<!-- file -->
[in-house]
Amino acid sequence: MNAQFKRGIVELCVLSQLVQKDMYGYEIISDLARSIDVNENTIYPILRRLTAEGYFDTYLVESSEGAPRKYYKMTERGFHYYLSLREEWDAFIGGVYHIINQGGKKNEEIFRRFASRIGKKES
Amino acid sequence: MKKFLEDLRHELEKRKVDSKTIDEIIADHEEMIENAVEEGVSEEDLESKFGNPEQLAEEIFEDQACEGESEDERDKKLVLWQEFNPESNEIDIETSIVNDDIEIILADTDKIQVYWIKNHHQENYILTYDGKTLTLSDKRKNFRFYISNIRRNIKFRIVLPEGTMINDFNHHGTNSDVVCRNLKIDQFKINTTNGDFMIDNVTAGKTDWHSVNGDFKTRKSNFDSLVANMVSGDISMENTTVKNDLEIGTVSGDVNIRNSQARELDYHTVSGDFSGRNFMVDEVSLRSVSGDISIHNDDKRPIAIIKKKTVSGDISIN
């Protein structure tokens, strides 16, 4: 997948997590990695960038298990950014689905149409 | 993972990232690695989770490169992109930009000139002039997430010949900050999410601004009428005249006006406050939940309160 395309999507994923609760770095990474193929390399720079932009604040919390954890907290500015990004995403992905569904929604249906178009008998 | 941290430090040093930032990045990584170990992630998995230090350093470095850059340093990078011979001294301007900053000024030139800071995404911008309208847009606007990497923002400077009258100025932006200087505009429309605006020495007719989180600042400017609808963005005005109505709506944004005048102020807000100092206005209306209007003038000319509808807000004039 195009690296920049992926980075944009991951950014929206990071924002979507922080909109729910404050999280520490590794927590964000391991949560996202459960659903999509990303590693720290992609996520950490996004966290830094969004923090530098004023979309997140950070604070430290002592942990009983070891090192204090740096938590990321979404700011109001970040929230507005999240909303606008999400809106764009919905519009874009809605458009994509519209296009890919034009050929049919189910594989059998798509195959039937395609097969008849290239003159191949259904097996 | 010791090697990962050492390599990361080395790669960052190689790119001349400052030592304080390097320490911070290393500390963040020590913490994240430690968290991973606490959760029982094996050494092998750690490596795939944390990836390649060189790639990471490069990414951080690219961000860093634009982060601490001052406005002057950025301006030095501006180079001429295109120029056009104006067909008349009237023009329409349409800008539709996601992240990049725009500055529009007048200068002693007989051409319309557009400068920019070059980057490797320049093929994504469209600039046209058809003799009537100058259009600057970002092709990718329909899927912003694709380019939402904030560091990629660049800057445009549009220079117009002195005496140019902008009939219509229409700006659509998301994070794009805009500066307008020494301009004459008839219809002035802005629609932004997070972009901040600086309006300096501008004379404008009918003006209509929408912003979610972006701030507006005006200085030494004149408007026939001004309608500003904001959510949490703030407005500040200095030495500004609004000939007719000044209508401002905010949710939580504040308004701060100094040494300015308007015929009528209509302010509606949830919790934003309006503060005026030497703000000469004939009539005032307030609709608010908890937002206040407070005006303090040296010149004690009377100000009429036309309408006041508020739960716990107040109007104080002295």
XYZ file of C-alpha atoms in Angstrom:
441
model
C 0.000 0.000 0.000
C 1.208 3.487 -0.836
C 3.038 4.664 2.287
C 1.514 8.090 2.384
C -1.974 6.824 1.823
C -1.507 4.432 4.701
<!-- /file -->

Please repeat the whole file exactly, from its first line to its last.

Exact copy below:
[in-house]
Amino acid sequence: MNAQFKRGIVELCVLSQLVQKDMYGYEIISDLARSIDVNENTIYPILRRLTAEGYFDTYLVESSEGAPRKYYKMTERGFHYYLSLREEWDAFIGGVYHIINQGGKKNEEIFRRFASRIGKKES
Amino acid sequence: MKKFLEDLRHELEKRKVDSKTIDEIIADHEEMIENAVEEGVSEEDLESKFGNPEQLAEEIFEDQACEGESEDERDKKLVLWQEFNPESNEIDIETSIVNDDIEIILADTDKIQVYWIKNHHQENYILTYDGKTLTLSDKRKNFRFYISNIRRNIKFRIVLPEGTMINDFNHHGTNSDVVCRNLKIDQFKINTTNGDFMIDNVTAGKTDWHSVNGDFKTRKSNFDSLVANMVSGDISMENTTVKNDLEIGTVSGDVNIRNSQARELDYHTVSGDFSGRNFMVDEVSLRSVSGDISIHNDDKRPIAIIKKKTVSGDISIN
């Protein structure tokens, strides 16, 4: 997948997590990695960038298990950014689905149409 | 993972990232690695989770490169992109930009000139002039997430010949900050999410601004009428005249006006406050939940309160 395309999507994923609760770095990474193929390399720079932009604040919390954890907290500015990004995403992905569904929604249906178009008998 | 941290430090040093930032990045990584170990992630998995230090350093470095850059340093990078011979001294301007900053000024030139800071995404911008309208847009606007990497923002400077009258100025932006200087505009429309605006020495007719989180600042400017609808963005005005109505709506944004005048102020807000100092206005209306209007003038000319509808807000004039 195009690296920049992926980075944009991951950014929206990071924002979507922080909109729910404050999280520490590794927590964000391991949560996202459960659903999509990303590693720290992609996520950490996004966290830094969004923090530098004023979309997140950070604070430290002592942990009983070891090192204090740096938590990321979404700011109001970040929230507005999240909303606008999400809106764009919905519009874009809605458009994509519209296009890919034009050929049919189910594989059998798509195959039937395609097969008849290239003159191949259904097996 | 010791090697990962050492390599990361080395790669960052190689790119001349400052030592304080390097320490911070290393500390963040020590913490994240430690968290991973606490959760029982094996050494092998750690490596795939944390990836390649060189790639990471490069990414951080690219961000860093634009982060601490001052406005002057950025301006030095501006180079001429295109120029056009104006067909008349009237023009329409349409800008539709996601992240990049725009500055529009007048200068002693007989051409319309557009400068920019070059980057490797320049093929994504469209600039046209058809003799009537100058259009600057970002092709990718329909899927912003694709380019939402904030560091990629660049800057445009549009220079117009002195005496140019902008009939219509229409700006659509998301994070794009805009500066307008020494301009004459008839219809002035802005629609932004997070972009901040600086309006300096501008004379404008009918003006209509929408912003979610972006701030507006005006200085030494004149408007026939001004309608500003904001959510949490703030407005500040200095030495500004609004000939007719000044209508401002905010949710939580504040308004701060100094040494300015308007015929009528209509302010509606949830919790934003309006503060005026030497703000000469004939009539005032307030609709608010908890937002206040407070005006303090040296010149004690009377100000009429036309309408006041508020739960716990107040109007104080002295």
XYZ file of C-alpha atoms in Angstrom:
441
model
C 0.000 0.000 0.000
C 1.208 3.487 -0.836
C 3.038 4.664 2.287
C 1.514 8.090 2.384
C -1.974 6.824 1.823
C -1.507 4.432 4.701